“He’s really a good player,” Haskell said. “A really good player.”
On the Seahawks’ final drive, TV replays caught Seahawks tight end Itula Mili bumping into Minnesota’s Brian Russell in the back of the end zone. As the two hit, Mili stumbled out of bounds and ran blindly into the goal post, then collapsed.
Later, he sat slumped in the Seahawks locker room complaining of bruised ribs but nothing too serious.
“That’s what they call a post pattern,” he said.
Culpepper was asked what he thought of Moss’ pass that was intercepted on a fourth-quarter reverse. He said it was a play the team had success with all season and that Moss could have kept running if he wanted. He had that option. Since the Seahawks had been in the same coverage all week, the team thought the play would work. But then Seattle changed its defense for the play.
“I kind of thought he was going to just maybe pump it and throw it out of bounds or run it,” Culpepper said. “But when he threw it, maybe he saw something that I didn’t. I know we sure wish we can have that play back. But we can’t.”
Unspectacular special teams
Special teams remains a special unit and not in the way that would flatter special-teams coach Mark Michaels. That unit nearly lost the game for the Seahawks in the first half. Among the miscues: the opening kickoff by Josh Brown bounced at the 20-yard line, Brown missed a first-quarter field goal wide left and Ken Walter netted only 31 yards per punt.
The worst bungle, though, came in the first quarter, when the Seahawks were whistled for having 12 men on the field. Instead of punting, the Vikings kicked a field goal to take a 3-0 lead.
The Seahawks’ two-game offensive resurgence coincides with the return of slot receiver Bobby Engram. He caught four passes for 79 yards yesterday, including a 35-yard touchdown pass that cut the Vikings’ lead to 10-7 in the first quarter. The best news for the Seahawks receiving corps, though, was that they didn’t drop a pass for the first time in a long time.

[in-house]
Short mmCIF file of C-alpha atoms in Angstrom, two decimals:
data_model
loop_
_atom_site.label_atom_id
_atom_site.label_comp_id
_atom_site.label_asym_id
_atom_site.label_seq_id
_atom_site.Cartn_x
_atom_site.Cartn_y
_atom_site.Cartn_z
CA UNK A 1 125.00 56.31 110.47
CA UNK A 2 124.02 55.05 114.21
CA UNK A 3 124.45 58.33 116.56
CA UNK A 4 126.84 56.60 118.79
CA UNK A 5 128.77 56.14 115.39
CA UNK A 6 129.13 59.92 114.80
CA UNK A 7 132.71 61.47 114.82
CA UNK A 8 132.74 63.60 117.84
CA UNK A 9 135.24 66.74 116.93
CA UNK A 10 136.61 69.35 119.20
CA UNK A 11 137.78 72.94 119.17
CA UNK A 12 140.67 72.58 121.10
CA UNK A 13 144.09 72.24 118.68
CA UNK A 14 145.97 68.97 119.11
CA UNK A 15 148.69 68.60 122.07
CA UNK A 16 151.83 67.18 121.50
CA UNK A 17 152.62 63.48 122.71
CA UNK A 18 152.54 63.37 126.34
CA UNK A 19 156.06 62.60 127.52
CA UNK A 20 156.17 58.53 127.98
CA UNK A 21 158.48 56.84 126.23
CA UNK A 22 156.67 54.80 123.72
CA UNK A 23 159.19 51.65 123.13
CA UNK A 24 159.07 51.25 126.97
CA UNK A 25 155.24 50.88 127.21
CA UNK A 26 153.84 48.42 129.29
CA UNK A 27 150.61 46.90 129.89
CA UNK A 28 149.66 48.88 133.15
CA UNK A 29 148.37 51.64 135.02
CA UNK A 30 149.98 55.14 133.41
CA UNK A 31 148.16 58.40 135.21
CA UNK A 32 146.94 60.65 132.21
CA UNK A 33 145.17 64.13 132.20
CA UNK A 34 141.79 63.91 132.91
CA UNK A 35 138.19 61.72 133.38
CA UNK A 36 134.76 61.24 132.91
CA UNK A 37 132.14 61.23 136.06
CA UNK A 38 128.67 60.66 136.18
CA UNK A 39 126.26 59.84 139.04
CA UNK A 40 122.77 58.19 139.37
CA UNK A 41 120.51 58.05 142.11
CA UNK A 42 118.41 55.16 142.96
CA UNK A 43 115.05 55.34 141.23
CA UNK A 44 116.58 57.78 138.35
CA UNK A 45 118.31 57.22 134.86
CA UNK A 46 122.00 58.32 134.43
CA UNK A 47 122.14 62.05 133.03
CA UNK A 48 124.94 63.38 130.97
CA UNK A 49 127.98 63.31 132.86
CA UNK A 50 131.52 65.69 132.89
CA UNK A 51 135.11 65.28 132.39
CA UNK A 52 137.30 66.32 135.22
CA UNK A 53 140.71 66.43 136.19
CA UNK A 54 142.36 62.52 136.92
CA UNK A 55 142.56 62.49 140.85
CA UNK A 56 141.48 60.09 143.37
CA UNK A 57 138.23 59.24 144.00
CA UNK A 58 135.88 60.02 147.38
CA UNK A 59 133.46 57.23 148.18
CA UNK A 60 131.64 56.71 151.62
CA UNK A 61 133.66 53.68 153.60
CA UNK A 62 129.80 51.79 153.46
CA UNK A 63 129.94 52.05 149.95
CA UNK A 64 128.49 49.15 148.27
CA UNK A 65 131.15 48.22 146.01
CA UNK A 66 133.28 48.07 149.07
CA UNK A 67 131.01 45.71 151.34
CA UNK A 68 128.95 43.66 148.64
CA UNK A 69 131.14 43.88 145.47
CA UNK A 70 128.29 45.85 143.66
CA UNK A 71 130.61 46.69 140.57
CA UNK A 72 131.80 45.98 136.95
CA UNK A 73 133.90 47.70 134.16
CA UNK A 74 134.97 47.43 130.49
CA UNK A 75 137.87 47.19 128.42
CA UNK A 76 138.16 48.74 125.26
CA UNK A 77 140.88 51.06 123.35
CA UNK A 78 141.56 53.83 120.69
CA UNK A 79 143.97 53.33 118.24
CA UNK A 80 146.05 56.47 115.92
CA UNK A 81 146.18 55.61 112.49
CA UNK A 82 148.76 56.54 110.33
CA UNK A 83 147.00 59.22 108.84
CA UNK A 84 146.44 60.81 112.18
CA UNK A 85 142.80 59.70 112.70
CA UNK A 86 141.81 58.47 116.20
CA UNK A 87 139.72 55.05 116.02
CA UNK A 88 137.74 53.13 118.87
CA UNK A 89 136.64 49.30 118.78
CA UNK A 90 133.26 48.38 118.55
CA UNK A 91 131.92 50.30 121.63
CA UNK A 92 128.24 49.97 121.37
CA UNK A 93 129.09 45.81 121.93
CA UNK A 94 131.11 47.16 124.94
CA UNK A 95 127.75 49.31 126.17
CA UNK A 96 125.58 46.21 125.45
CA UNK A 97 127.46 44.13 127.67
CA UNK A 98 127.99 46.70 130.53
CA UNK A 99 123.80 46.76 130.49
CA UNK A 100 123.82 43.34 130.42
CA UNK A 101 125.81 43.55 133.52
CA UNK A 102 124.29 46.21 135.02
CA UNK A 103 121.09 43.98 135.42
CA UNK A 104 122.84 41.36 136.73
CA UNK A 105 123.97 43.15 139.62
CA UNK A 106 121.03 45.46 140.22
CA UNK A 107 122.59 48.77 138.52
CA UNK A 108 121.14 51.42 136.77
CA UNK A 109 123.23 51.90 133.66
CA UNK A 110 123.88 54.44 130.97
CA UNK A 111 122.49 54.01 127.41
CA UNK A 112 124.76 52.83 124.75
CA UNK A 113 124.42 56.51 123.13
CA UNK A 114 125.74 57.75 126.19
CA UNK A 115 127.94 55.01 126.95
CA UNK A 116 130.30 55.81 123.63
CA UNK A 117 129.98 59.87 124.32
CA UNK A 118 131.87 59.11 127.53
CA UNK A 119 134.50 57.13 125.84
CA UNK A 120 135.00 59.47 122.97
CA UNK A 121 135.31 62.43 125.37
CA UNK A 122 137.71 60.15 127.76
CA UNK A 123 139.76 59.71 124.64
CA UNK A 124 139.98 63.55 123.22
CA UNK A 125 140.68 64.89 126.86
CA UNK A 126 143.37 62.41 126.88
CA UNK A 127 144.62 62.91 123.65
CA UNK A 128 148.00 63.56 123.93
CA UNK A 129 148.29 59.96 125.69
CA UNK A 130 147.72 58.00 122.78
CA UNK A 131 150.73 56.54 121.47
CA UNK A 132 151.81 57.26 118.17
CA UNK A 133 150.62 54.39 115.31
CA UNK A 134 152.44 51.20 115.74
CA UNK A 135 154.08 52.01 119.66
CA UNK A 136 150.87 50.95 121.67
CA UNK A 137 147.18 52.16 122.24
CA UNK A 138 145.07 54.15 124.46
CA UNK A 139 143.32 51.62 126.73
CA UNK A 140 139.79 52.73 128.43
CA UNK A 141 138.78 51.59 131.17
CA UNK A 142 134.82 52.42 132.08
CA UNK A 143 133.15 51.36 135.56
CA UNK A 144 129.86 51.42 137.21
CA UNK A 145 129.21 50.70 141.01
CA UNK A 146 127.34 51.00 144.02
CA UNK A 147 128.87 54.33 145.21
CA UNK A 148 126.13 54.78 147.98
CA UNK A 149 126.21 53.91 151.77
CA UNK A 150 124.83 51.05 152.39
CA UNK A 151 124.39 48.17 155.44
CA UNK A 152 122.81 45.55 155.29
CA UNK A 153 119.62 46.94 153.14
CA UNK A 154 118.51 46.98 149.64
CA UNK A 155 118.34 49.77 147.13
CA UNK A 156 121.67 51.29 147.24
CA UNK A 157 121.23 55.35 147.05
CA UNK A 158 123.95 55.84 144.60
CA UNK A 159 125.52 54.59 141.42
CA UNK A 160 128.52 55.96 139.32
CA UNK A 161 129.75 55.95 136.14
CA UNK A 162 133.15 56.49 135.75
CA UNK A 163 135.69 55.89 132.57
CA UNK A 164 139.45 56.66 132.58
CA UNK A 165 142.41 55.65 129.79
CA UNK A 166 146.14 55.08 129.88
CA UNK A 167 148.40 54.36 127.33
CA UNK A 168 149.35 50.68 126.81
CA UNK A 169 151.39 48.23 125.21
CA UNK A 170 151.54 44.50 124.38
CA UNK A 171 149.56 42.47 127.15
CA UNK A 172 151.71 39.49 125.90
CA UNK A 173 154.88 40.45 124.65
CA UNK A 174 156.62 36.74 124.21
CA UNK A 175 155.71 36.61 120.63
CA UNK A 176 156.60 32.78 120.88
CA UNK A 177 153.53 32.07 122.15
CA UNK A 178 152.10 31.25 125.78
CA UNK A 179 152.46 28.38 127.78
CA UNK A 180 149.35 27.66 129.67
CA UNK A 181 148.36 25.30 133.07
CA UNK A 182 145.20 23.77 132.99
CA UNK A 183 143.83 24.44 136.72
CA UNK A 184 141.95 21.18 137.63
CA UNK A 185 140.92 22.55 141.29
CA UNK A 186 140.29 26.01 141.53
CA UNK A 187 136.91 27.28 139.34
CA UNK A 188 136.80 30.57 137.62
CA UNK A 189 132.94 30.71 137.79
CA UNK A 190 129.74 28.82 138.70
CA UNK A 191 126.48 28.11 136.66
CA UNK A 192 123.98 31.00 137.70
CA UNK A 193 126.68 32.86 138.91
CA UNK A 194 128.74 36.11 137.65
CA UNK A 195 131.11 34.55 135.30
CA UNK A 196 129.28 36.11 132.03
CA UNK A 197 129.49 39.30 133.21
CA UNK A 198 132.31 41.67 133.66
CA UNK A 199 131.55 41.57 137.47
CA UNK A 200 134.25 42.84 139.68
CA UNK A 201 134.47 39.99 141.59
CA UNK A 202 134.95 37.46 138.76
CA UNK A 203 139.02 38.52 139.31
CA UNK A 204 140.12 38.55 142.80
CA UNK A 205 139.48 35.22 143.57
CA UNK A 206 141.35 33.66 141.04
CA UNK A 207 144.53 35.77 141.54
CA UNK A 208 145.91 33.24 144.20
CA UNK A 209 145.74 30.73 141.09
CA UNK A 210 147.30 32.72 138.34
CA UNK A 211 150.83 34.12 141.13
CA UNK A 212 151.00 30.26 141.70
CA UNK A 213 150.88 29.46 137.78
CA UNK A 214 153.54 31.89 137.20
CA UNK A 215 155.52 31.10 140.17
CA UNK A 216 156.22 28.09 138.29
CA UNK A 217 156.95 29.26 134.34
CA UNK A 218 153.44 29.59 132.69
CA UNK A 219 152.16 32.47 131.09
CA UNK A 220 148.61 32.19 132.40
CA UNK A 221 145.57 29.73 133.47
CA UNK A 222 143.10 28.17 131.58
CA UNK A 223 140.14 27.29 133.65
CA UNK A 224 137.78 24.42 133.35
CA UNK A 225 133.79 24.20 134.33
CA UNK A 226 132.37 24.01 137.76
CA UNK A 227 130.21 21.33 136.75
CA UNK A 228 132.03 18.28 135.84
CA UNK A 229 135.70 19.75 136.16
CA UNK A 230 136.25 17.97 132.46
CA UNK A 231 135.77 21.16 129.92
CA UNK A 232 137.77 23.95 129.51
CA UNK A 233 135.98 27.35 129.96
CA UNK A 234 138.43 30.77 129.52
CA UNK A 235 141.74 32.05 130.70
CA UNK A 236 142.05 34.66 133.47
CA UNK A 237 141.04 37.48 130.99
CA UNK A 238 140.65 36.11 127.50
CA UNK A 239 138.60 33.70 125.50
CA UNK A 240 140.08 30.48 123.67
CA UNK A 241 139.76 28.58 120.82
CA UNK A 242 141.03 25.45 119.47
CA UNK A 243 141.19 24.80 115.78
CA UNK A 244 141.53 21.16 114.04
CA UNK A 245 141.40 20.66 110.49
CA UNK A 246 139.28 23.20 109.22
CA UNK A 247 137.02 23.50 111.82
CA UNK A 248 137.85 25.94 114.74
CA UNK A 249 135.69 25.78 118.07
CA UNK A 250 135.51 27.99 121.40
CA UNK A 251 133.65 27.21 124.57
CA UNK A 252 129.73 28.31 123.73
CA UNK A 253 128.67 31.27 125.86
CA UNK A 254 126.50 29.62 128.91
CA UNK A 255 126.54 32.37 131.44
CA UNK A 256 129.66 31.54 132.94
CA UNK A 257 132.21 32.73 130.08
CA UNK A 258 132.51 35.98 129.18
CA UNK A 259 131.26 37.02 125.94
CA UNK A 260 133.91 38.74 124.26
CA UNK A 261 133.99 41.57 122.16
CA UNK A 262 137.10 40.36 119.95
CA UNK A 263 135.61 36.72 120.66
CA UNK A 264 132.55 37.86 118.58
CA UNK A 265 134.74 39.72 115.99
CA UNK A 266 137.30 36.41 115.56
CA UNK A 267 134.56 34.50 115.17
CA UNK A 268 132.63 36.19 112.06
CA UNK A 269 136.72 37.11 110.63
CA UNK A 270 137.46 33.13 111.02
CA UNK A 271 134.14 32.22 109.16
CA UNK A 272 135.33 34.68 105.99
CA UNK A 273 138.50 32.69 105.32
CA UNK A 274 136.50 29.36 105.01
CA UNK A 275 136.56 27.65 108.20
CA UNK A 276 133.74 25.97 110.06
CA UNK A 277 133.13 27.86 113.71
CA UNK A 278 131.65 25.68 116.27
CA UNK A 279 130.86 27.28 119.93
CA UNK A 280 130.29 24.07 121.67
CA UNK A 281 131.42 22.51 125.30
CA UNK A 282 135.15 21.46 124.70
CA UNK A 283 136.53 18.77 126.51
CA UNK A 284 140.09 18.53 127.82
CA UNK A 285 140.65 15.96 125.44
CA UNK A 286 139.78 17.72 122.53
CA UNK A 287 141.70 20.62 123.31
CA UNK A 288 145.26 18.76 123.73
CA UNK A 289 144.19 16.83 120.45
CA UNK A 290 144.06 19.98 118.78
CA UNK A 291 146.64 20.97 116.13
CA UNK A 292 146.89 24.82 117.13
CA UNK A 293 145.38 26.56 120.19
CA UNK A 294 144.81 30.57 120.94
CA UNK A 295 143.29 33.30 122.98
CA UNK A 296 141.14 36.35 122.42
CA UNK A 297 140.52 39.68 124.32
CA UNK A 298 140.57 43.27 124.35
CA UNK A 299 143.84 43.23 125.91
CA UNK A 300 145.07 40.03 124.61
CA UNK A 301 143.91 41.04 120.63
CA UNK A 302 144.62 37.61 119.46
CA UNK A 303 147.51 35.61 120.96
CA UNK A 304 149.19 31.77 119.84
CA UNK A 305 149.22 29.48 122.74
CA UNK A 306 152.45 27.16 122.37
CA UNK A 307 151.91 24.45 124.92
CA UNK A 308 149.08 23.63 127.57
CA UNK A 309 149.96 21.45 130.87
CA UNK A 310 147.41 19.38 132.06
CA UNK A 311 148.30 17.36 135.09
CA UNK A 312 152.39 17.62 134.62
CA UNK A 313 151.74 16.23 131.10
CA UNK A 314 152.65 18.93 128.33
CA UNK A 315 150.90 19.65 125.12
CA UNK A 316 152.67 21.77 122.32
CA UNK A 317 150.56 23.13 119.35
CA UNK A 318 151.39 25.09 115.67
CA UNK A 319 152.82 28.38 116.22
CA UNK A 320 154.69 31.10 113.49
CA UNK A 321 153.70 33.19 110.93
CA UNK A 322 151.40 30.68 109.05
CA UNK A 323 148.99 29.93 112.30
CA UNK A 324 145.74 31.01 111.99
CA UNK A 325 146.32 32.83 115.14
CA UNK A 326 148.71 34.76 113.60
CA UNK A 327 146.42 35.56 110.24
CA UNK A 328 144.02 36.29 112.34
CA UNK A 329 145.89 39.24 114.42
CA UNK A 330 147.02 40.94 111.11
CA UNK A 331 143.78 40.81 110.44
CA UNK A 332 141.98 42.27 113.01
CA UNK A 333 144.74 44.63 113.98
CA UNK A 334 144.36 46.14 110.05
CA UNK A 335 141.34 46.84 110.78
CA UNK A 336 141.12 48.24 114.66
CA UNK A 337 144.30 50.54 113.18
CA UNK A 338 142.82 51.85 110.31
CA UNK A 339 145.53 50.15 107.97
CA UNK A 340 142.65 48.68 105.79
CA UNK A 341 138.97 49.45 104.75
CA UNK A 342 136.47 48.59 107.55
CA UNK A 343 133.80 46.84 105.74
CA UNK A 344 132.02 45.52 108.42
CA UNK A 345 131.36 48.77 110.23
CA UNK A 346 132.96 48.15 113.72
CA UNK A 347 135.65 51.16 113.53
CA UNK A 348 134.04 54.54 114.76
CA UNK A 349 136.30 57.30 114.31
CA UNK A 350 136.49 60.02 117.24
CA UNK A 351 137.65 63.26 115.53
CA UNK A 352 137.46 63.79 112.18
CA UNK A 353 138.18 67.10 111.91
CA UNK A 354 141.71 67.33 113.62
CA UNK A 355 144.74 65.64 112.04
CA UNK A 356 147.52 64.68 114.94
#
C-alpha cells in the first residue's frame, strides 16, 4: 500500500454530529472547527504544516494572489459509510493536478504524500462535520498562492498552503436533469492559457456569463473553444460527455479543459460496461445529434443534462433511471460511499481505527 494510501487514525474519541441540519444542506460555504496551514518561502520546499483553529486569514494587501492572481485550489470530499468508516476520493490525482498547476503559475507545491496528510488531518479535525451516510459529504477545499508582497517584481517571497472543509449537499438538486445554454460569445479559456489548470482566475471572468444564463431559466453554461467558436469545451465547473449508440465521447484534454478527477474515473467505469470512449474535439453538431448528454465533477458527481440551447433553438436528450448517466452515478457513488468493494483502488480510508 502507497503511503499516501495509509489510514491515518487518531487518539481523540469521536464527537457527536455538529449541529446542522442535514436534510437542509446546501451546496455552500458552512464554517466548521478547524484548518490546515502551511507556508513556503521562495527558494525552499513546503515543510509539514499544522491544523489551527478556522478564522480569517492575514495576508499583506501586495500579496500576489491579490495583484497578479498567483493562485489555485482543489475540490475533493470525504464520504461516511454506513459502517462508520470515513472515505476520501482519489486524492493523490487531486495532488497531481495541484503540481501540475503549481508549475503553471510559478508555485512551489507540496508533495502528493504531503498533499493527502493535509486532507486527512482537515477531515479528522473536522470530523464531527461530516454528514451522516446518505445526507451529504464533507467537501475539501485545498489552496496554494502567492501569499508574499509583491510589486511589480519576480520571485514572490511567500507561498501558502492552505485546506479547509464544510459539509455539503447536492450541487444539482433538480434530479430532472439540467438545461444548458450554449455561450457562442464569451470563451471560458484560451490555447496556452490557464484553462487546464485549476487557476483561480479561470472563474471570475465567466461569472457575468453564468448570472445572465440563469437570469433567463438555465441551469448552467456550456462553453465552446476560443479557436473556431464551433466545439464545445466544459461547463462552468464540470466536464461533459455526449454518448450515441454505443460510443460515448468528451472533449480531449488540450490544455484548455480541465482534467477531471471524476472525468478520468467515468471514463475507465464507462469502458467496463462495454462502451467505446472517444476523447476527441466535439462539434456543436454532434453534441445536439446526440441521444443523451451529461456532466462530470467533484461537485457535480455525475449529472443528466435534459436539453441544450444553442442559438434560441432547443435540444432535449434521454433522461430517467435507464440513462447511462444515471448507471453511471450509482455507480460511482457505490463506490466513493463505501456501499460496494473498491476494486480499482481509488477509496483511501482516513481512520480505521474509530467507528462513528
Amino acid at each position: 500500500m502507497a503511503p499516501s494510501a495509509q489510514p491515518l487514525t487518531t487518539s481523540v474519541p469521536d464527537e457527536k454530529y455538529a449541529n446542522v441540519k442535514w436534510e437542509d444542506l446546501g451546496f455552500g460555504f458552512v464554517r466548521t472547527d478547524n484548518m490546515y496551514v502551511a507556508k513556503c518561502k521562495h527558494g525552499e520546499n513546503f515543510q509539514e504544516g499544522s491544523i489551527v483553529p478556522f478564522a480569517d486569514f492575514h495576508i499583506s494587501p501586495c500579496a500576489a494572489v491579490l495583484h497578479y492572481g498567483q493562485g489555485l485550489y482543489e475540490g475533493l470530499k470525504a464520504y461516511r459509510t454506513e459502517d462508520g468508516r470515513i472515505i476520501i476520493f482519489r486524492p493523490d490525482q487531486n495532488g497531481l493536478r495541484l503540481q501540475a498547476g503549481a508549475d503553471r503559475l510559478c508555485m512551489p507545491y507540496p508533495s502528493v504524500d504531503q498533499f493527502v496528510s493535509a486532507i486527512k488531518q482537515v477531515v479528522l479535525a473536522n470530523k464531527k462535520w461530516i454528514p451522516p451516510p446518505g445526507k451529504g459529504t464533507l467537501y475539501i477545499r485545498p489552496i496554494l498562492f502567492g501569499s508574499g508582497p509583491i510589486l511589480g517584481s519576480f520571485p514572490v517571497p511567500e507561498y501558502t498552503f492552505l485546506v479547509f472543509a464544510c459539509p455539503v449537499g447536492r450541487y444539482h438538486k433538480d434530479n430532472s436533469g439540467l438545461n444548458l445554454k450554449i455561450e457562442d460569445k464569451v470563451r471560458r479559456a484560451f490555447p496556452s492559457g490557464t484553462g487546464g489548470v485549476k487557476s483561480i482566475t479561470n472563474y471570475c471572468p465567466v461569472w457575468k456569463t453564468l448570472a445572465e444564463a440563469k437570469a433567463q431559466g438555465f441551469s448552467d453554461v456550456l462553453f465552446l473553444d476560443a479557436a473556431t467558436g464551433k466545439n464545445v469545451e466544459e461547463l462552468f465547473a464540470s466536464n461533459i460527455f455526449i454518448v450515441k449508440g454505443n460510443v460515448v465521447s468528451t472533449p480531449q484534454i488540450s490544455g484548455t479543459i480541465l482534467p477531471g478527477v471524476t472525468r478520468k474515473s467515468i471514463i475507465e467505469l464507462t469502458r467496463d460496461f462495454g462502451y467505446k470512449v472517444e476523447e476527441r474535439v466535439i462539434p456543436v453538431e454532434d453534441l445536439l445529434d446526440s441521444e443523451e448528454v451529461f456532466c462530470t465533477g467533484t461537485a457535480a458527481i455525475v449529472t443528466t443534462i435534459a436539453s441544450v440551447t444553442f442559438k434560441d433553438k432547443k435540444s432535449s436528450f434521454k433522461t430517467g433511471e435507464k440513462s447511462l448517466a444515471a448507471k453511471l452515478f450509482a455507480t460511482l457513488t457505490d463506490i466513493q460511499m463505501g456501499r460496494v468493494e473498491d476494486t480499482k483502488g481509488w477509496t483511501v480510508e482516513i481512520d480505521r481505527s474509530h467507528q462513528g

Tracy White was expected to make his return at linebacker this week, but he ended up on the inactive list. White and Chad Brown could return next week when the Seahawks travel to New York to play the Jets, boosting a depleted group.
The offensive line shuffle continues: With Chris Terry out for the season, Floyd “Pork Chop” Womack started at right tackle. And when Steve Hutchinson left the game in the second quarter with the flu, Jerry Wunsch filled in at left guard.
Seahawks quarterback Matt Hasselbeck took full blame for a botched handoff attempt with Alexander.
“Honestly, I was so gassed at that point, I could hardly breathe,” Hasselbeck said. “I called the formation wrong. I called the play wrong. I basically just screwed up the formation. That was on me. I was dying. I need to get in shape.”
While Michael Boulware made his first start at strong safety, Terreal Bierria dressed but did not play. He was suffering from back spasms last week.
Seattle native Nate Burleson had four catches for 42 yards for the Vikings.
Times staff reporter Les Carpenter contributed to this report.